CIRCUS publicists are not shy about using words such as stupendous, colossal, and electrifying, just as Phineas T. Barnum did 123 years ago. In the 1993 version of Ringling Bros. and Barnum & Bailey Circus, which stopped at Madison Square Garden here recently, those superlatives were echoed by audience members.
The old circus magic still works. Children squeal with delight and mock horror at the flying trapeze and ferocious lion acts. Adults still guffaw at the antics of clowns. Even blase New Yorkers were roused to cheer performers such as Yuri Kaganovitch, whose quadruple somersault vaulted him into the grasp of fellow aerialist Viktor Mokrooussov.
The all-new edition of the Ringling operation celebrates 200 years of circus in America. The concept began in Philadelphia as a one-ring clown show. This year, Ringling's 19 acts will entertain 11.5 million people in 90 cities.
Irvin Feld bought the circus from the Ringlings in 1967 for $8 million; his son Kenneth now oversees a global family-run entertainment enterprise.
Kenneth Feld says that children identify with the young performers, many of whom come from generations of circus performers. "For children, it is live spectacle, not something off a TV screen," he says.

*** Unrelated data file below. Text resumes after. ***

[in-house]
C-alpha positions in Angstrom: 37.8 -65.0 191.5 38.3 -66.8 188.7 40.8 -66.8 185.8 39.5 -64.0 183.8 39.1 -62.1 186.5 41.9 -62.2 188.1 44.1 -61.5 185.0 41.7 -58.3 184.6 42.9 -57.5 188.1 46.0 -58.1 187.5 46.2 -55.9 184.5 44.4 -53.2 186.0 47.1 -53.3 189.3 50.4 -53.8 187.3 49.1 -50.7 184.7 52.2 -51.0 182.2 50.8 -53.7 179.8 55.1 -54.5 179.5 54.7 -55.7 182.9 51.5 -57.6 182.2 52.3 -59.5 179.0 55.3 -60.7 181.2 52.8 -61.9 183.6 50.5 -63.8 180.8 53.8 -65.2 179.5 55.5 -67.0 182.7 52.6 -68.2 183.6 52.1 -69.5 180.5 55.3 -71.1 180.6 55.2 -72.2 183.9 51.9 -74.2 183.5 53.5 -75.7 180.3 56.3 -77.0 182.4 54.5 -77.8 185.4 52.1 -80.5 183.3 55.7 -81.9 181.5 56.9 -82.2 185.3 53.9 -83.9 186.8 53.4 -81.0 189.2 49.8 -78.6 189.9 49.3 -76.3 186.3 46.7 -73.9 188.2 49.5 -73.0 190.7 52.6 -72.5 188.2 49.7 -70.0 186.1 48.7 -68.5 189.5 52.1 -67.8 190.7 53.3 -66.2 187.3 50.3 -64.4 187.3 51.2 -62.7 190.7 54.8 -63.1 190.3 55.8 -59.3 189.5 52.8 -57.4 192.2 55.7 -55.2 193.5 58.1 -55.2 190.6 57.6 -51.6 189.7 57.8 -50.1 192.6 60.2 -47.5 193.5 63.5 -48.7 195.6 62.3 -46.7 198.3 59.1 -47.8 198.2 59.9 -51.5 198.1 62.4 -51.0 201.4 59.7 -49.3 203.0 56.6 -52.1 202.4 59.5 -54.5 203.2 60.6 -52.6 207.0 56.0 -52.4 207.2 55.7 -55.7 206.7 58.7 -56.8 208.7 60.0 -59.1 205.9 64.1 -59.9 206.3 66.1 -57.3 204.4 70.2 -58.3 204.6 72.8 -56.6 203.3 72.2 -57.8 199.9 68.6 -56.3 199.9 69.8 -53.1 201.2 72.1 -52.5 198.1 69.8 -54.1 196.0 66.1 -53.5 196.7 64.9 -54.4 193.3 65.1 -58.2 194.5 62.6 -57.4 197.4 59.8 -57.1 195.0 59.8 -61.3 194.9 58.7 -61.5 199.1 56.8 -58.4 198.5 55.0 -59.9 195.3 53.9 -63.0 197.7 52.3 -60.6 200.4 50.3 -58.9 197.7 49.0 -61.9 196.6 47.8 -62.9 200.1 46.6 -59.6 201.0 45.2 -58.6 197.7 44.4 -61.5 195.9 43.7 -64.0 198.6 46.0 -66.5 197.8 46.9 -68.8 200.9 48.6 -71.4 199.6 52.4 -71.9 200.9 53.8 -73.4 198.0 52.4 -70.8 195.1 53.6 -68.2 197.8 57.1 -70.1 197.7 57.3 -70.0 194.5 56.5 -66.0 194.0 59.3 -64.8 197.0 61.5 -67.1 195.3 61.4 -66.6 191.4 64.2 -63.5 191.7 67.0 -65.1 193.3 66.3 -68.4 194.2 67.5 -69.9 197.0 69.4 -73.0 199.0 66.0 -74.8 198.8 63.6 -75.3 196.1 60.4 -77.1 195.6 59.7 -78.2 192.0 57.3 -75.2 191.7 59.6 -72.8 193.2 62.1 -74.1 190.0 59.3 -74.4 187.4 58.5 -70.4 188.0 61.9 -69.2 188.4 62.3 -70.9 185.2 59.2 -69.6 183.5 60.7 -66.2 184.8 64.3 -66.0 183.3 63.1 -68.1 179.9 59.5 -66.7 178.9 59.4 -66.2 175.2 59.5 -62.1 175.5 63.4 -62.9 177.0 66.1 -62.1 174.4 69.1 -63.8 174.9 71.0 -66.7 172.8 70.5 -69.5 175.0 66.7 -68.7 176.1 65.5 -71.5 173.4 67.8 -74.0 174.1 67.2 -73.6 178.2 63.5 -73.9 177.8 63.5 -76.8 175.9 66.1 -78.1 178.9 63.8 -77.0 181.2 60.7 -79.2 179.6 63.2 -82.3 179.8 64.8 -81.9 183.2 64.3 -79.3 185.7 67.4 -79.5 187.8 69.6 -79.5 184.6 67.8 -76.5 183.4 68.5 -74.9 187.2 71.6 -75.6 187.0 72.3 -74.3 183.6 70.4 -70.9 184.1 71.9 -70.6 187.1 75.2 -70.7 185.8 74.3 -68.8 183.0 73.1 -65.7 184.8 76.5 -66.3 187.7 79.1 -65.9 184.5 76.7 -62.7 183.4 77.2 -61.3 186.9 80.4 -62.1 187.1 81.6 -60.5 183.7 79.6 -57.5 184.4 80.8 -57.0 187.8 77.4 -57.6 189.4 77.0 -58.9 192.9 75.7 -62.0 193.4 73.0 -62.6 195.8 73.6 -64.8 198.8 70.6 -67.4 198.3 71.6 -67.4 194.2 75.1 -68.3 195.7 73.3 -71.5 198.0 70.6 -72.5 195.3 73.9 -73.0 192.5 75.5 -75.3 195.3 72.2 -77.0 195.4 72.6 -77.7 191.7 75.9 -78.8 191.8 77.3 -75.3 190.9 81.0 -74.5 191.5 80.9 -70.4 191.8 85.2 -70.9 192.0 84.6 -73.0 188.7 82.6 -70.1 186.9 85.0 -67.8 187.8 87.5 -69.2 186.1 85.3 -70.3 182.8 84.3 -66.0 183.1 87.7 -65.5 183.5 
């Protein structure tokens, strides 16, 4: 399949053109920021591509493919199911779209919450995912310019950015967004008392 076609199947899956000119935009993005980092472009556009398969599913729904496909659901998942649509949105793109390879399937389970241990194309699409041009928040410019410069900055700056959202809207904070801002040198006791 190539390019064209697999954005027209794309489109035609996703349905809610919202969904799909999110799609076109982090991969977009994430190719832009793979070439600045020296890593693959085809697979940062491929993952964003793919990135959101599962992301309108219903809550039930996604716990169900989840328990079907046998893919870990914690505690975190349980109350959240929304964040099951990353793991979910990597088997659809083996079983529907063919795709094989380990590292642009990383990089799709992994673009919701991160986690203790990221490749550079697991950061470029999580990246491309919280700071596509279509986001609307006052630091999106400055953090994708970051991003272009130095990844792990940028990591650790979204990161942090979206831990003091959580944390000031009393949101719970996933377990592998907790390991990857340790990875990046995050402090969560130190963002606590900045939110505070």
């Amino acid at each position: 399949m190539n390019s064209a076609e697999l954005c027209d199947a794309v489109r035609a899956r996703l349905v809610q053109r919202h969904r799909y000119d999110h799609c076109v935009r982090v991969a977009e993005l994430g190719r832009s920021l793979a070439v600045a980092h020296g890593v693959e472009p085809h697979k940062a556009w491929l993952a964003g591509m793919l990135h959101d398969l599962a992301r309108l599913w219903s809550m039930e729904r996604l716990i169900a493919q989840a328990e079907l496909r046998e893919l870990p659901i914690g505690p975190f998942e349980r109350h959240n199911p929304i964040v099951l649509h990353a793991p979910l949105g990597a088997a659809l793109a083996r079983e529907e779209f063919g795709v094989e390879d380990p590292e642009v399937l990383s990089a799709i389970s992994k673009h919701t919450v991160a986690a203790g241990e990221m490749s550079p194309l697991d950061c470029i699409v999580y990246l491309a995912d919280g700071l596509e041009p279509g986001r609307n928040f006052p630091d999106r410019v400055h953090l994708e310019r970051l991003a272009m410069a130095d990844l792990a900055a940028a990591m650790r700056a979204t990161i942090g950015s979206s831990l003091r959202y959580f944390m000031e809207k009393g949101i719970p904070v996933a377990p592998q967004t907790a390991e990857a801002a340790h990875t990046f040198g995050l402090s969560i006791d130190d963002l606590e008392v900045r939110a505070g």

The Espana brothers, Ivan and Noe, "daredevils extraordinaire," do back flips, headstands, and perform blindfolded 40 feet up. Ivan was born in Mexico City and says he has been with the circus all his life. "My brother and I like to do what is fun and dangerous, to push ourselves to new limits. We are five generations of a circus family, and so I was, you might say, raised everywhere."
Top clown David Larible looks a bit like President Clinton, even when he puts on his trademark red nose. Mr. Larible says clowns are always expected to laugh, even though they may be sad. "The standard painted grin helps convey laughter.... Clowns are supposed to be 100 percent funny all the time...."
Larible says "To be a good clown requires every circus skill you can learn: acrobatics, juggling, music, mime, dance. When I told my father that I wanted to be a clown, he said I chose the hardest work of all."
Graham Thomas Chipperfield is a slim, almost boyish Englishman whose best friends, he says, are the collection of lions with whom he socializes every day. He says Chipperfields began training animals 300 years ago, and that he learned his act from his father. Mr. Chipperfield adds that his 10 lions respond better to traditional English traits like civility and grace under pressure.
Are his famous lions aware that they work for "The Greatest Show on Earth"?
"Indeed they are," Chipperfield says.
* Through June, the circus's Blue Unit (the unit reviewed above) tour includes: Des Moines June 18-20; Springfield, Ill., June 22-23; Cape Girardeau, Mo., June 25-27; and Texarkana, Ark., June 29-30. The Red Unit travels to Tulsa, Okla., June 17-19; Tucson, Ariz., June 23-27; and Phoenix June 29-July 5.